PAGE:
“The debate is coming down to two main solutions: physical near-field communications (NFC) payments, such as tapping your phone against the till to pay from your digital wallet (such as Google Wallet), and cloud-based options, such as an iPhone or PayPal app that simply debits money from your account.
But is it all really necessary? Surely in a recession there are bigger problems to tackle than developing costly, untested new payment methods?
Well, half of UK phone owners own smartphones, and ComScore research shows that 4.8 million of them used their device to access their bank accounts in 2011.
IMRG/CapGemini‘s data shows that £940m, or 4% of last Christmas’s sales, were via mobile, and Visa believes that mobile payments in Europe will reach £650bn by 2020 while the UK Centre for Retail Research has said that shopping via mobile phone is expected to grow by 584% in 2012 to £4.5bn. This is seriously big business.
James Richards, director of mobile at digital banking software company Intelligent Environments (IE), believes there is a huge pent-up demand from consumers that is not being matched by the service providers.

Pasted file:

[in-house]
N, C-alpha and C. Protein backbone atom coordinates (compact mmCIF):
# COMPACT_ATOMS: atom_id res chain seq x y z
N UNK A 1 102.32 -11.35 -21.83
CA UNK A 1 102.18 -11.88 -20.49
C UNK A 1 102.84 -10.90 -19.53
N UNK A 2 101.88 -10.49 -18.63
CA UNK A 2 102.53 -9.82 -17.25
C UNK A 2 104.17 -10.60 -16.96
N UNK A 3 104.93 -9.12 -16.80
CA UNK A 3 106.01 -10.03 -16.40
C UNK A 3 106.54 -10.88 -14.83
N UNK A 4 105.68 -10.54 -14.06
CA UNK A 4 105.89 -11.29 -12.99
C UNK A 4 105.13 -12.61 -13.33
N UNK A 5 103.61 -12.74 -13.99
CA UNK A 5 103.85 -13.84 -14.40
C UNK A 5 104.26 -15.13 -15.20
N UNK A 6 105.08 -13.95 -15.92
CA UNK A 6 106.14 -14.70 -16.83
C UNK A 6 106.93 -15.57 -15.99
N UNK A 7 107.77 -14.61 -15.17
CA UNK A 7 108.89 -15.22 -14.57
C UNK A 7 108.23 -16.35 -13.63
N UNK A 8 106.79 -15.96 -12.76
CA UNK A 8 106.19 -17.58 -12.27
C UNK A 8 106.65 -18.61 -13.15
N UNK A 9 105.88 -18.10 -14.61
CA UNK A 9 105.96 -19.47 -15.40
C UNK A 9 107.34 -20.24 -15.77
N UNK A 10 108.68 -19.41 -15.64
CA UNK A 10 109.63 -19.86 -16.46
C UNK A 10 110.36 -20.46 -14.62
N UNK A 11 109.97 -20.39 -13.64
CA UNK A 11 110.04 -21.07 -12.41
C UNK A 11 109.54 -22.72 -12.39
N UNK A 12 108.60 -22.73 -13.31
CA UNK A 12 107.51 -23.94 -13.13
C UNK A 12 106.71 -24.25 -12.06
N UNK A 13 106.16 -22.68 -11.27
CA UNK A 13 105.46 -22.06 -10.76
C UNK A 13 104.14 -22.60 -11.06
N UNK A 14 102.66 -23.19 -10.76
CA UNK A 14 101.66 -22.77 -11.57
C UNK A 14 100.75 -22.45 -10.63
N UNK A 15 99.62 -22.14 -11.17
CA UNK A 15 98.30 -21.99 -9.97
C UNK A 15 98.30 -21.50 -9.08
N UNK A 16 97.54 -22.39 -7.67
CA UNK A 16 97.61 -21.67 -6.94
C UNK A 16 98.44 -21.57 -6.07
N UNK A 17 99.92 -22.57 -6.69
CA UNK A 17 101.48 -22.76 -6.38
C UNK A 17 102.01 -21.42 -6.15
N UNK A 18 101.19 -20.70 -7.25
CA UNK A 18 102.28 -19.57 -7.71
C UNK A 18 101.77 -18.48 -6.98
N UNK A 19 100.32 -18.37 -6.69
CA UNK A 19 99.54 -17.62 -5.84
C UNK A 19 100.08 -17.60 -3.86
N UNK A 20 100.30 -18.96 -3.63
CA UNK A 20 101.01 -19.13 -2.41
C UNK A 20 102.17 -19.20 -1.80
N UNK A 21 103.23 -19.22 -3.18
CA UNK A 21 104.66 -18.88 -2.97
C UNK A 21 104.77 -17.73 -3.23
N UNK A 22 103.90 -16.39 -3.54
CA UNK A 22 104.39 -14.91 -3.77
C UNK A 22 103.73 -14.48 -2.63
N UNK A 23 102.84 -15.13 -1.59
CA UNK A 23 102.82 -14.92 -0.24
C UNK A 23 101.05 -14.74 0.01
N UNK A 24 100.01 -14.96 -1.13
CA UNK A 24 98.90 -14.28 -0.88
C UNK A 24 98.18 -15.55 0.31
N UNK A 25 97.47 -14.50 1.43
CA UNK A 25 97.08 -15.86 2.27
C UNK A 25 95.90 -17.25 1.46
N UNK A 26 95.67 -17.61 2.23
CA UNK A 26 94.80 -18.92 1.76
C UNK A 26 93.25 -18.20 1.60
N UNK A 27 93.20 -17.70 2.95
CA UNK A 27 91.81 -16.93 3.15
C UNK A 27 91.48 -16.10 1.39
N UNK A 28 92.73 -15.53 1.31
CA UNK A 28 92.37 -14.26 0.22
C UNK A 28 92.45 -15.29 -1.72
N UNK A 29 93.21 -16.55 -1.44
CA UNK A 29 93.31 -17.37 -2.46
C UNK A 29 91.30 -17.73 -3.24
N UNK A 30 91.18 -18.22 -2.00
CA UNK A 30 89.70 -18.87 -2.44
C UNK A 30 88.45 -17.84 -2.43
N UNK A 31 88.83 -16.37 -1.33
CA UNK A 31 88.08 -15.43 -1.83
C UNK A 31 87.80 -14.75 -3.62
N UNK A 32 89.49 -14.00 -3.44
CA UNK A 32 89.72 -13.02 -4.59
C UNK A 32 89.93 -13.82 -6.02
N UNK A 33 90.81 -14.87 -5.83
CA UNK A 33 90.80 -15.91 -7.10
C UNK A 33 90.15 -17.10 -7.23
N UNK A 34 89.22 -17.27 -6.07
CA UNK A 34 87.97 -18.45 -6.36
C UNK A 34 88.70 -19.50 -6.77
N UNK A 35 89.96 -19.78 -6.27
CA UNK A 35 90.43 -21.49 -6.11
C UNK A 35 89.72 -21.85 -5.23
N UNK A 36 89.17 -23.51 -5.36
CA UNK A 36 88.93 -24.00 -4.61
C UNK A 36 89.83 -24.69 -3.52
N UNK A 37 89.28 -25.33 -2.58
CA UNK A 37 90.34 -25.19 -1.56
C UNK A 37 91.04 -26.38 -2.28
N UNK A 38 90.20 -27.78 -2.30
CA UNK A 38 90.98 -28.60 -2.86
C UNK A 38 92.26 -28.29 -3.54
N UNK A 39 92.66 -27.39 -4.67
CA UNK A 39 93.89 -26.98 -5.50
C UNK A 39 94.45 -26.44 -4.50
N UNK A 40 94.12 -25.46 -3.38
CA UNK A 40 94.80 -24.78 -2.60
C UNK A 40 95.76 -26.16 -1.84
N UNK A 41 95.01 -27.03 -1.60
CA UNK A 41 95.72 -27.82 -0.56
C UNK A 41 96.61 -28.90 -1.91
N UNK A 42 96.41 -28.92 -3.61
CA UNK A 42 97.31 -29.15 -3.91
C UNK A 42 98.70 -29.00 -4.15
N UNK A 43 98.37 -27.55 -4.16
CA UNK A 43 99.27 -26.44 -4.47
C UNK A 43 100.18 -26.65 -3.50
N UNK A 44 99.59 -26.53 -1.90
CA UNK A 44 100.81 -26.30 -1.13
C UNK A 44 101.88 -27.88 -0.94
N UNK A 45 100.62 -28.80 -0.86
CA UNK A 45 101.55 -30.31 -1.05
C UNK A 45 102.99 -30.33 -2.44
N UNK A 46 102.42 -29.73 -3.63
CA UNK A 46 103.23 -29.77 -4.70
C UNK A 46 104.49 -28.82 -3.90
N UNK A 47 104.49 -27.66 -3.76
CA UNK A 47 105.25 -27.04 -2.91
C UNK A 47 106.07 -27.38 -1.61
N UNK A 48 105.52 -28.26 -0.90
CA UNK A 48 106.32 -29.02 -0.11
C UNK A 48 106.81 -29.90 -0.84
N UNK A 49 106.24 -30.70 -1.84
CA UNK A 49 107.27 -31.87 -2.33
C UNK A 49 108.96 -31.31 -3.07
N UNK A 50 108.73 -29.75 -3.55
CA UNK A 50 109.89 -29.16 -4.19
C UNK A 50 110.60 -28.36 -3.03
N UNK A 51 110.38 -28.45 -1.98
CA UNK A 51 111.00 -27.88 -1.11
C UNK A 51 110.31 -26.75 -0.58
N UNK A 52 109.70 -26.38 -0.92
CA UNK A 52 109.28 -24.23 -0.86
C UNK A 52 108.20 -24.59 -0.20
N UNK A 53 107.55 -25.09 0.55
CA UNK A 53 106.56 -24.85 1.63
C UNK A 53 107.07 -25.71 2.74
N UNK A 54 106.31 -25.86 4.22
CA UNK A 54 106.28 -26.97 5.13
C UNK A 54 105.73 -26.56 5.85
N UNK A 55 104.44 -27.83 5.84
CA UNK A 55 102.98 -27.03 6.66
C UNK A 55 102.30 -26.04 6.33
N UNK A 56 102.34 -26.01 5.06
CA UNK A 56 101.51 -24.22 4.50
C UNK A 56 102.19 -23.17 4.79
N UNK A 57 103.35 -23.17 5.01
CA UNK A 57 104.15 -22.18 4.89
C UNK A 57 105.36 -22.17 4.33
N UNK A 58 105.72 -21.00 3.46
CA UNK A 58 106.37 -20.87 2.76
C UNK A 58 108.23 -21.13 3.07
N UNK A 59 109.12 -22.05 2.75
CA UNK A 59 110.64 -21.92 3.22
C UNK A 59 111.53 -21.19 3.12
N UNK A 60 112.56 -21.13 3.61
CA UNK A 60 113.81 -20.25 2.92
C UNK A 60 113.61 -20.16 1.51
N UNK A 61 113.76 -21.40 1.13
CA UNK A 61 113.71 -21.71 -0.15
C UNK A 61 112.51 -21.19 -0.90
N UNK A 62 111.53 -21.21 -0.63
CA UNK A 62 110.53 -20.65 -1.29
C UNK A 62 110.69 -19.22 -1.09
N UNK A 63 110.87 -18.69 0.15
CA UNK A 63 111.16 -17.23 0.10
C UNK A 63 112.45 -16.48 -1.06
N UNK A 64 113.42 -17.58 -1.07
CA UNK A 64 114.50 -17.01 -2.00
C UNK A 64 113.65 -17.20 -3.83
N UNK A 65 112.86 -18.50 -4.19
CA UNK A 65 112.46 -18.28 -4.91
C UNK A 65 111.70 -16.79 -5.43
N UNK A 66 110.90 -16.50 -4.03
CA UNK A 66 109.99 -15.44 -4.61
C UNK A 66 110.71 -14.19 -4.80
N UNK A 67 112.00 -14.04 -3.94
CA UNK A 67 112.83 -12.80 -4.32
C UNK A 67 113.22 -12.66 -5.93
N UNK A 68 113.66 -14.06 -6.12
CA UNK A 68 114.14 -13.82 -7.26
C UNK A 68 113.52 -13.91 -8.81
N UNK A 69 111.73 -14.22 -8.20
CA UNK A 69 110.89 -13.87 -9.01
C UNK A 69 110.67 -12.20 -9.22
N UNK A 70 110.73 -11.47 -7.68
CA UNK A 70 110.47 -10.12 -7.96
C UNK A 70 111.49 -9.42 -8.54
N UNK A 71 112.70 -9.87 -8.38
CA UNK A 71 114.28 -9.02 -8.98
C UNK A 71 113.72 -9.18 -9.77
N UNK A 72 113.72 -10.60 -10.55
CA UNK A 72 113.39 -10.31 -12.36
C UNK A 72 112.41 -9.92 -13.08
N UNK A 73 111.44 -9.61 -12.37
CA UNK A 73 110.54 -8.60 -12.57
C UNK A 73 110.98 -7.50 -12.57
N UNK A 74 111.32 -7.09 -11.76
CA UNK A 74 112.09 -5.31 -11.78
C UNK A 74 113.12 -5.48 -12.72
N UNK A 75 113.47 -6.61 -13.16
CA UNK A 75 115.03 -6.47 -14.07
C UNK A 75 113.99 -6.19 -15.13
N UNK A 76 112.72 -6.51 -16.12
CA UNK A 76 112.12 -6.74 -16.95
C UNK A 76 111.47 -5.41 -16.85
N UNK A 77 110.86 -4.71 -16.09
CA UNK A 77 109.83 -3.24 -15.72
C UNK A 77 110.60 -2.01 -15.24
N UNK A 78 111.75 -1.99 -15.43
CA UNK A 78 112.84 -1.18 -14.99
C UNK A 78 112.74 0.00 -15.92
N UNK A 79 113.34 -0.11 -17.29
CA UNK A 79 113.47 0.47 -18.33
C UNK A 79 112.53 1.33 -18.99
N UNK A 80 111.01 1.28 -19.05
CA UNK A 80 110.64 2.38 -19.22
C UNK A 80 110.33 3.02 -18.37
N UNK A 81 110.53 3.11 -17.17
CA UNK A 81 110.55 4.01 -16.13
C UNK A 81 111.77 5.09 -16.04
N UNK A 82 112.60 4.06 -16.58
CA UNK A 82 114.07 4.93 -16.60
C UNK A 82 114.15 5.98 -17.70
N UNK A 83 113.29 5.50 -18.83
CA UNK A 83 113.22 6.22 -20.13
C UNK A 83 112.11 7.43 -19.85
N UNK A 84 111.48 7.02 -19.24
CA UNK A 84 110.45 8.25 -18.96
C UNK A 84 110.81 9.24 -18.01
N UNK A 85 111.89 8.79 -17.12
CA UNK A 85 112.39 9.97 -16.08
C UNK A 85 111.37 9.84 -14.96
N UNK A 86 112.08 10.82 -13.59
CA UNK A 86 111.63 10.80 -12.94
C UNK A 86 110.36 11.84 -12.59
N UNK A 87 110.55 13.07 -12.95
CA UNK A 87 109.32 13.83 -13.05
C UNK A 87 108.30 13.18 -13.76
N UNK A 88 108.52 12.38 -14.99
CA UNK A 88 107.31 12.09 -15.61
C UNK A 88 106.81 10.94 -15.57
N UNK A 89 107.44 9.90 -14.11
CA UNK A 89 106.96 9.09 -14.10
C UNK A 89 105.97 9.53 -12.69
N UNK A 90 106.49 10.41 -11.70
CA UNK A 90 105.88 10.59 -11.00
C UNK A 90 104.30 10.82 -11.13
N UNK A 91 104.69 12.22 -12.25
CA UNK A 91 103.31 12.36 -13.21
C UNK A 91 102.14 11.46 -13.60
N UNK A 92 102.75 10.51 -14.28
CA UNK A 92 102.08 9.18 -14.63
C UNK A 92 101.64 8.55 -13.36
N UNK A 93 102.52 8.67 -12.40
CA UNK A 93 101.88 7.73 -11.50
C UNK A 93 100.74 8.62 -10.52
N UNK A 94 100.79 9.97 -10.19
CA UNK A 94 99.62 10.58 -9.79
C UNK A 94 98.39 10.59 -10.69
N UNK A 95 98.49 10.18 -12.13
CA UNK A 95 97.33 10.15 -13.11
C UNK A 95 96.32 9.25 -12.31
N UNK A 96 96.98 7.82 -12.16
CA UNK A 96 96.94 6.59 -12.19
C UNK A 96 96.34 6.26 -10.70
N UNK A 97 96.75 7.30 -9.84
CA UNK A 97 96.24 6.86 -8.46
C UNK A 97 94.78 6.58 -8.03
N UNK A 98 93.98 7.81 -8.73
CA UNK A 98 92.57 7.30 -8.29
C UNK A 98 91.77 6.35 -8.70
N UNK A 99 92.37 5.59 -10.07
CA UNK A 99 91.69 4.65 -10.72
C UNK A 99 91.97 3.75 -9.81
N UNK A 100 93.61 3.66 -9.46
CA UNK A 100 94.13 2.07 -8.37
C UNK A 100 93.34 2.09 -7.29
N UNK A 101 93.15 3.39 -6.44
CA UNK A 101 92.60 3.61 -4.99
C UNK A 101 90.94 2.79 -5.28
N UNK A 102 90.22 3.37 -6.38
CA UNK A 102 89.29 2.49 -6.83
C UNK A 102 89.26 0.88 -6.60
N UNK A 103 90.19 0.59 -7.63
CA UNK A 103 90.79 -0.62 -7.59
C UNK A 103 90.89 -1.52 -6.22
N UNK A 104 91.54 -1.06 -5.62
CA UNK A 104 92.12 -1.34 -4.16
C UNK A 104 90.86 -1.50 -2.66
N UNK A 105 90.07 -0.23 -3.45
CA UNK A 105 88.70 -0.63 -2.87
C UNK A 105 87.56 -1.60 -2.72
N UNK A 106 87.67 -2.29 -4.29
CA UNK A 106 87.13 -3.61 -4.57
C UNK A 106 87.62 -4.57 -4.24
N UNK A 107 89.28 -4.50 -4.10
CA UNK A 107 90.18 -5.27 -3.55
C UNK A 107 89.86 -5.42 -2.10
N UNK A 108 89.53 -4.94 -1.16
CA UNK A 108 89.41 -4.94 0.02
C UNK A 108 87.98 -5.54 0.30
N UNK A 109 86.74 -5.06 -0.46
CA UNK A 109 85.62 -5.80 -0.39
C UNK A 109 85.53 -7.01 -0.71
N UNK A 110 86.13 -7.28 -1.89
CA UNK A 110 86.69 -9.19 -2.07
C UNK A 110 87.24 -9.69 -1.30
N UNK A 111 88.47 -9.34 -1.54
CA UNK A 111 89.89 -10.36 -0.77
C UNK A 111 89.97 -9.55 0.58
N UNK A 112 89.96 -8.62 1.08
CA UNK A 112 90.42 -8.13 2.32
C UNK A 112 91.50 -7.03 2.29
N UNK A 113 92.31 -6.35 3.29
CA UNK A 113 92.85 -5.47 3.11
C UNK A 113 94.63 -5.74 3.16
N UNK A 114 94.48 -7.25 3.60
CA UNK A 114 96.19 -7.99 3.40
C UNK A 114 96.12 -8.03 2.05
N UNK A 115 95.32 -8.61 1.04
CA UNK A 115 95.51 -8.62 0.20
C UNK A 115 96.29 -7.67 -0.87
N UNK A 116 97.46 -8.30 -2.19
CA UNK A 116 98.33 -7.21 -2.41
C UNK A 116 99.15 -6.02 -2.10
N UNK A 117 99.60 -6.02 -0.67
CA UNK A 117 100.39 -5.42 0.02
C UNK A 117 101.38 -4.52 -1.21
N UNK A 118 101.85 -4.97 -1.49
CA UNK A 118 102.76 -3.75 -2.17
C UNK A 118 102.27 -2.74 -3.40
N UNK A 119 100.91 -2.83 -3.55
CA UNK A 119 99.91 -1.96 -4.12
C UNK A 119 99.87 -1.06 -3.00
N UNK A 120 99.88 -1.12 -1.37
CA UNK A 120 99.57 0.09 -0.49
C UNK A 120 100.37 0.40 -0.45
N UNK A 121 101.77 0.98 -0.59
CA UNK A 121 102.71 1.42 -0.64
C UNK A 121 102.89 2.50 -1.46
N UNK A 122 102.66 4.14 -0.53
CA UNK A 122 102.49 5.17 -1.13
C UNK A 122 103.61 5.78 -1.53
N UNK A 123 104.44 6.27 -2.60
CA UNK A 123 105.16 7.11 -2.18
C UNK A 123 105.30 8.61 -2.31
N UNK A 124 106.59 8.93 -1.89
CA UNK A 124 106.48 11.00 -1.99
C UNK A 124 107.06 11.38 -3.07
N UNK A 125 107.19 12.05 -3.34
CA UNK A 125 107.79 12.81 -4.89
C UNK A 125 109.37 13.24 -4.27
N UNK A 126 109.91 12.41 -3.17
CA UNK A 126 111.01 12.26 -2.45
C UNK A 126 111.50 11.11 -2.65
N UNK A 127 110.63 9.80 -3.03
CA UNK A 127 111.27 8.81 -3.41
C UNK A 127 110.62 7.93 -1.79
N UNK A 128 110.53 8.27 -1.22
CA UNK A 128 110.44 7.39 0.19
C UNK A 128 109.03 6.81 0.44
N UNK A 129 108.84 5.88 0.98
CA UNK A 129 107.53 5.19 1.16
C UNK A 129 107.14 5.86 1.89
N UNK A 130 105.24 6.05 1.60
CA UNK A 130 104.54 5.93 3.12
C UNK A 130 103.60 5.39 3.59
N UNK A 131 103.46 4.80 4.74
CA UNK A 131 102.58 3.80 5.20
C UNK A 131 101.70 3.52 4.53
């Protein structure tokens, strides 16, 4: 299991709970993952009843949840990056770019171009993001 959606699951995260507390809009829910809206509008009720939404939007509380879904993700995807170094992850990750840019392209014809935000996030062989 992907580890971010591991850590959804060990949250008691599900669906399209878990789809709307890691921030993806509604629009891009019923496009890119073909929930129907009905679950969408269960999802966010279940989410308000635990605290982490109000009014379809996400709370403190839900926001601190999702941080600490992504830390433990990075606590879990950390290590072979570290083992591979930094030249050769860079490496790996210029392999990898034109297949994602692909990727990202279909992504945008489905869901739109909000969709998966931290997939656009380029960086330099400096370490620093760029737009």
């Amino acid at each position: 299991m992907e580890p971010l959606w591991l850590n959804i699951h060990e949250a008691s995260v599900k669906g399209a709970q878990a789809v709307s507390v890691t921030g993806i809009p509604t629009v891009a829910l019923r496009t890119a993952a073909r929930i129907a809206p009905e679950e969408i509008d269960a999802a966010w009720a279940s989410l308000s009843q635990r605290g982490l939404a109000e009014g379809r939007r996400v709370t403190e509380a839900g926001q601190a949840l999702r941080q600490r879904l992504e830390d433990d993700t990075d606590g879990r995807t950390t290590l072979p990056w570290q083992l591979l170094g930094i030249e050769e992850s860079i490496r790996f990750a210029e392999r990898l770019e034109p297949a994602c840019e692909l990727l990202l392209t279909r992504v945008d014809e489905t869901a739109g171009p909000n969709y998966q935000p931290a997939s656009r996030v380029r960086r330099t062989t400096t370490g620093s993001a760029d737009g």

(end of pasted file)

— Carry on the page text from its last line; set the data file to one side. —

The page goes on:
“A lot of them see the incredible things an iPhone or Android device can do, and wonder why it can’t do their banking too. And why can’t it? The technology is here,” he says.
Much like most emerging technical standards, a muddled mix of industry protectionism and a lack of clear standardisation has stifled many attempts thus far to provide a clear technological channel for money to flow through.
On the app side, early adopters in the UK, such as Barclays’ Pingit (which allows for financial transactions) and UBS’s more in-depth mobile app are a rarity in this country, yet US and Australian counterparts have had these capabilities for years. Even the third world, such as Cambodia’s Acleda and Thailand’s Bangkok Bank, have superior app-based offerings.”
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